Which is how there were at least three different boats designed to look like the house from the popular movie Up. This one had all eyes upon it. It was truly massive.
But it wasn't the only rather cool or sporty looking boat out there. While some teams attempted to create boats that looked just like something from a Pixar film, others just went with a theme, like the guys with Team Mike and Team Sully, Monsters, Inc.-themed teams that went for water worthiness over shape.
I managed to edge out to the very tip of the point, where launches were being made into the water. The very act of getting into the water means the demise for some boats. For others, that sinking feeling only sinks in once the starting gun is shot off.
There are a whole set of rules about how your boat can be constructed. Cardboard sheets, carpet tubes and cardboard blocks are allowed, and you can tape it together or use liquid nails. You can't use staples or nails or fiberglass. And you can use single-coat varnish or paint on the outside. Otherwise, the sky's the limit, as long as you can carry your boat to the lake and carry it out as well.
Even if it sinks.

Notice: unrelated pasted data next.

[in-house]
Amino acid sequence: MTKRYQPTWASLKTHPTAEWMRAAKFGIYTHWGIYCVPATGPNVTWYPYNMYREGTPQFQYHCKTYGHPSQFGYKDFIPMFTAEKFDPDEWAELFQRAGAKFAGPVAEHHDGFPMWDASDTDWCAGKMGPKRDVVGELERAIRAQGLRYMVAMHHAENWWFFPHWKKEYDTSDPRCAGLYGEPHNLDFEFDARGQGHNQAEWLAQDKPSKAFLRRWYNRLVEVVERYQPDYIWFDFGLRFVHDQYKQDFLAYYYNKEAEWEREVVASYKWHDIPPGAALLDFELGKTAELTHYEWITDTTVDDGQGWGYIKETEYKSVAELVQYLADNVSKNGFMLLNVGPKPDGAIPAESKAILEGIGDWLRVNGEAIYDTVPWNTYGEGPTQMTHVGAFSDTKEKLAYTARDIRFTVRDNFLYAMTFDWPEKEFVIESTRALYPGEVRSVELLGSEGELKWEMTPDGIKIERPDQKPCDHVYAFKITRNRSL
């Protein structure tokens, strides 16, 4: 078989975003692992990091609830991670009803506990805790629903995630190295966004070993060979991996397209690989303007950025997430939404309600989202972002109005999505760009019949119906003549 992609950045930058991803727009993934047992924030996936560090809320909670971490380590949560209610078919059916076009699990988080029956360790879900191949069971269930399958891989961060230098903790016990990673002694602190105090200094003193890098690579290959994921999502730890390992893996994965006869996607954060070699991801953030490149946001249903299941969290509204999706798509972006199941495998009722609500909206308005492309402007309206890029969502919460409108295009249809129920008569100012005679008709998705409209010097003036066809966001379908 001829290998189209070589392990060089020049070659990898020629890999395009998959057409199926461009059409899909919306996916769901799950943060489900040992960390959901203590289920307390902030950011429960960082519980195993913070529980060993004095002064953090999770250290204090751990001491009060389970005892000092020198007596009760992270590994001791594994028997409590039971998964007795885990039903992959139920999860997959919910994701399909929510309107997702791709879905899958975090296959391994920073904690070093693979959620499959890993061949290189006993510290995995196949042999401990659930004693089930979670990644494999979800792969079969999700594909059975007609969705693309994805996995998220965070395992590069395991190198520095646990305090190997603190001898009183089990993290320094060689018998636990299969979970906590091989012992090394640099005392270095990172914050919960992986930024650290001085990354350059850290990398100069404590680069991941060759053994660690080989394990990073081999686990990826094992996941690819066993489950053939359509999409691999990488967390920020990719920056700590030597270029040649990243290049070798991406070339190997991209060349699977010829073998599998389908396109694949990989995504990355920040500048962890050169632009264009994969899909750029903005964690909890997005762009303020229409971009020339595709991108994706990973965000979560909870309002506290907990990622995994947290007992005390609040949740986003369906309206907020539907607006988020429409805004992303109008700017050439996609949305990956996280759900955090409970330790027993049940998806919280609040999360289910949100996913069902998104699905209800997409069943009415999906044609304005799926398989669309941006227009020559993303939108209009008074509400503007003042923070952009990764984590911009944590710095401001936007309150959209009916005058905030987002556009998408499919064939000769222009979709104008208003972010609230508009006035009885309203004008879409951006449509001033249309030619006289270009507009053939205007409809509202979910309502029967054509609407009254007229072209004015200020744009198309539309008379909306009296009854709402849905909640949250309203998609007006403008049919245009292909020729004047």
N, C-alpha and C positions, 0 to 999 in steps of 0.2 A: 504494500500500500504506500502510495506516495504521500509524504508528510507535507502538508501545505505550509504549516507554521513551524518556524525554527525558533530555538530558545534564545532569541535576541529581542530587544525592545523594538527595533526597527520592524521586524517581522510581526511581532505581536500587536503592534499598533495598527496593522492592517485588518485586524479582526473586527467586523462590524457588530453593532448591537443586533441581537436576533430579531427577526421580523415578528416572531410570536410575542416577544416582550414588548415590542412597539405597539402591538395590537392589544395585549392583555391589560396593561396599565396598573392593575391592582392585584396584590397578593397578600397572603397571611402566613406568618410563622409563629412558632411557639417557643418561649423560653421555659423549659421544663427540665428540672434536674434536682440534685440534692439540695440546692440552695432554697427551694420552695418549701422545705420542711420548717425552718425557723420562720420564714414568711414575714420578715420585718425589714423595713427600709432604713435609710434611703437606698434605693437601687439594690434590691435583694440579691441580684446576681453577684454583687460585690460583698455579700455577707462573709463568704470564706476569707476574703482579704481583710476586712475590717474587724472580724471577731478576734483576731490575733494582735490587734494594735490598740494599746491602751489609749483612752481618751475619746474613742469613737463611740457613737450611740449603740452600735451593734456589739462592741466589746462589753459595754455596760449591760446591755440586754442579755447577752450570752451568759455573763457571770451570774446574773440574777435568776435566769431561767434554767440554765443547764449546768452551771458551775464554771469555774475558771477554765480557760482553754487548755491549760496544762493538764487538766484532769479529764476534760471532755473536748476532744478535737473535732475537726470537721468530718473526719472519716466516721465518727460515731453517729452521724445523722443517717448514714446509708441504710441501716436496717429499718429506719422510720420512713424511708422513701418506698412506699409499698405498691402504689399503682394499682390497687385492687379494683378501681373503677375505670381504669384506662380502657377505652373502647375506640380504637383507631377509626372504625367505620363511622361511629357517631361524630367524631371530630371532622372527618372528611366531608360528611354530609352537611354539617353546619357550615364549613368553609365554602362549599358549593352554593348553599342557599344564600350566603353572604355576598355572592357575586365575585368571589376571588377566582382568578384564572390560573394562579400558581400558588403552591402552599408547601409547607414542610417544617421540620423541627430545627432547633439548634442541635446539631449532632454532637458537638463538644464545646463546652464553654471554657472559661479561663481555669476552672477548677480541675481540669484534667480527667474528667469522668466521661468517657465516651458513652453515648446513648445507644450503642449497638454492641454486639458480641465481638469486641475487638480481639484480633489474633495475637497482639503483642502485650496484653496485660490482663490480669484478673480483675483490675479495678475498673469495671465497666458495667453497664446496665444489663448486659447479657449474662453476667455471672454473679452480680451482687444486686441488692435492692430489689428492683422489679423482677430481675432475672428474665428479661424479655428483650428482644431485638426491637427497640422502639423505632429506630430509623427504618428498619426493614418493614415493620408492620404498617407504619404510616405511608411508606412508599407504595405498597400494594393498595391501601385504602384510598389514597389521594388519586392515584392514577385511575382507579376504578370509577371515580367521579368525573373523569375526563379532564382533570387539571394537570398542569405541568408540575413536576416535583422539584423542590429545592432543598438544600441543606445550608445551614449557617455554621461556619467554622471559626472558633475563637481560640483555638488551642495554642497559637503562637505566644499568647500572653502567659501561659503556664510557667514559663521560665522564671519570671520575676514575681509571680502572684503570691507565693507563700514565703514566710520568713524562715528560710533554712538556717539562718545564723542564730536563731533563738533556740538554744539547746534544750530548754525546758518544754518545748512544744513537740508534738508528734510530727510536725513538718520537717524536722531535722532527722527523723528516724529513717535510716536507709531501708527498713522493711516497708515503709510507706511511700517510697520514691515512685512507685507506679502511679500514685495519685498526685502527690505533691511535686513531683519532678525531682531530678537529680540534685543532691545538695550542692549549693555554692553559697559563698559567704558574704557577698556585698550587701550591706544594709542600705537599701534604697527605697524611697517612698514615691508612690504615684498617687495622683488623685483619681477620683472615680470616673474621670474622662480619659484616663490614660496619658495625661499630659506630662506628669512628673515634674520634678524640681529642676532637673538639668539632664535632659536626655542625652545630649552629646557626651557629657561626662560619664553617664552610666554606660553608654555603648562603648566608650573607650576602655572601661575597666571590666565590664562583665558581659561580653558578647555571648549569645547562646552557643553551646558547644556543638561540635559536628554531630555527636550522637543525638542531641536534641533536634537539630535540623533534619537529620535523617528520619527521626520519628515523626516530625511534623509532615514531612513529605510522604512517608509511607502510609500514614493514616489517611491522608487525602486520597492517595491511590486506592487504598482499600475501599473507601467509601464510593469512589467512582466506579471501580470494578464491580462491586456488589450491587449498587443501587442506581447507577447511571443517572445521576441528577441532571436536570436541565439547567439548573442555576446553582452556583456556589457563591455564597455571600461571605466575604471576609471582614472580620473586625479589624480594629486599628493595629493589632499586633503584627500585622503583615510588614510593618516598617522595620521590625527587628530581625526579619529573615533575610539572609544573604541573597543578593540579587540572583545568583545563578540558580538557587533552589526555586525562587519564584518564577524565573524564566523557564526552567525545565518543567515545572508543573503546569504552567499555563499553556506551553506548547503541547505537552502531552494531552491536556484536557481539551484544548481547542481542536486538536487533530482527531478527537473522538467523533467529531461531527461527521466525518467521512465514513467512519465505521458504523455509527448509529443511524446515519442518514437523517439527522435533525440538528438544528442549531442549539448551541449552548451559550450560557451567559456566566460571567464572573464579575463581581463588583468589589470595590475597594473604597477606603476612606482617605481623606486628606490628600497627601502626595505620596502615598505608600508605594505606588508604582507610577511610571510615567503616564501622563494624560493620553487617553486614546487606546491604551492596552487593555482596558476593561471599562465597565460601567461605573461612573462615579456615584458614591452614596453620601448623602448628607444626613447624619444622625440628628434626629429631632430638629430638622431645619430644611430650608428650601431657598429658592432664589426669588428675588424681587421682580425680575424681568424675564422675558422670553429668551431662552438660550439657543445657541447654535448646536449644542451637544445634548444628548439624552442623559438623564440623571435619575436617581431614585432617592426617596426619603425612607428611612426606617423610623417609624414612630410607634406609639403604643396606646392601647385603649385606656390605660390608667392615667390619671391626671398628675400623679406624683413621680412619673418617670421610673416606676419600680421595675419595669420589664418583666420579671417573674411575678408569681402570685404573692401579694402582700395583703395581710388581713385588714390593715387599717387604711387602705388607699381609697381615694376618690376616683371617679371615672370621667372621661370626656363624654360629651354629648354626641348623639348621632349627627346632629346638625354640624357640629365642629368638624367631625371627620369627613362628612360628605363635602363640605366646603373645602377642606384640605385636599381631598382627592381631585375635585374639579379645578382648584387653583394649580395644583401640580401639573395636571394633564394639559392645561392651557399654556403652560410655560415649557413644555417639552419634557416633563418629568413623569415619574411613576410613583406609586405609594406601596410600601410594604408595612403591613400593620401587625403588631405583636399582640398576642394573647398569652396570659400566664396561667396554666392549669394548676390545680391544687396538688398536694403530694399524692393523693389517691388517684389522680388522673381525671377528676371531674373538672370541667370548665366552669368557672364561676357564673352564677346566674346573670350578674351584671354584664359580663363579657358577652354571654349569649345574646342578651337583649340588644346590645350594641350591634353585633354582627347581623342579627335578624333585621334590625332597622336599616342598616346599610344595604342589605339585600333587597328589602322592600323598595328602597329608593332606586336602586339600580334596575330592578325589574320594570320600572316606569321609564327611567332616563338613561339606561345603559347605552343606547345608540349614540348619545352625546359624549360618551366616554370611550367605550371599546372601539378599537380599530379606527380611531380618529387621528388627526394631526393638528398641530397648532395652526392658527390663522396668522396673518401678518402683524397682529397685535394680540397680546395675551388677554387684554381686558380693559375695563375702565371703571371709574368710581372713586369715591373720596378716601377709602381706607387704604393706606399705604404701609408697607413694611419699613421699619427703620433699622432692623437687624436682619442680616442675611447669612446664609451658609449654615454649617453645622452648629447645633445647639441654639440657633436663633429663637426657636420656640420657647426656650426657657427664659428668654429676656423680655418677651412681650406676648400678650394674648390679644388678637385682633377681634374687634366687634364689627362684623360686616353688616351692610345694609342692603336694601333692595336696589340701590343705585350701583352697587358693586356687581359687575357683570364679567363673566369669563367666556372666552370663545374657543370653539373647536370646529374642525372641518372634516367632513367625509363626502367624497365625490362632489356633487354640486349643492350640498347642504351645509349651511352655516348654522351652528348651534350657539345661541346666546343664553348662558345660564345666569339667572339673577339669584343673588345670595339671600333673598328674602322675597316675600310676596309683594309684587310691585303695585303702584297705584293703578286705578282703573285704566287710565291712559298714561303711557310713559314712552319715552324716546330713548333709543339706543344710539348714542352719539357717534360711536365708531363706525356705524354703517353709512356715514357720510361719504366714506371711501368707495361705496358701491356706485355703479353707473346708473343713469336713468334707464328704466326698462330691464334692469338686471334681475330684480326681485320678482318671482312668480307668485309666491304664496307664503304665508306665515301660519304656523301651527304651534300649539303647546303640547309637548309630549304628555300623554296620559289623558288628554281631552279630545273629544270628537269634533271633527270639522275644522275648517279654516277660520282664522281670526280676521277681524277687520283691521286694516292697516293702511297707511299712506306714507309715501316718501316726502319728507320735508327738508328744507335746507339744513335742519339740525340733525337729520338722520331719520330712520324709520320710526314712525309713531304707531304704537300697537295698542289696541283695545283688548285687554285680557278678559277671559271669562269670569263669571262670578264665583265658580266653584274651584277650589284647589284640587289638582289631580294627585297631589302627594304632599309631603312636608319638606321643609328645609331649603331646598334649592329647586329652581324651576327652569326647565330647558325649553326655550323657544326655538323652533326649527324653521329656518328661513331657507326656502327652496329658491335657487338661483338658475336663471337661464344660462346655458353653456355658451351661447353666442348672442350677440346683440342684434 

You can read all the rules here.
For some, larger is better. For others, a single slim design might do the trick. There are other things to be taken into consideration as well, including the size and weight of the team members who will pilot and paddle the structure, and how those paddles will get to the water.
For the competitors, it's serious, but it's also about having a good time. The folks who come to watch the races cheer just as much for the winners as the ones who sink to the bottom of Greers Ferry Lake. No worries - the water is not too deep, and there are lifeguards at the ready.
That big Up house? Got to race against a smaller Up house. And this is how it went.
The entertainment value is extraordinary, don't you think?
The heats continued for a while, and then everyone took a break and started back up again. You'll notice all those boats along the outside perimeter of the course - they're not just there to hold the course but to allow locals a great view of the action.
Folks crowded the beach, too - and as you can suspect, there were lots of people in the water.
This year to celebrate the 30th anniversary, a full day's activities had been planned, including a rubber ducky regatta and this Treasure Dig, where adults and kids alike went looking for prizes in the sand.
Lots of food vendors brought their eats, and lots of people brought their chairs and blankets to enjoy the annual event.
Best of all, it was a chance to take in the lovely waters of Greers Ferry Lake. Which reminds me, it's about time I put this story to bed and got on my swimsuit so I can go take a dunk and relax a bit.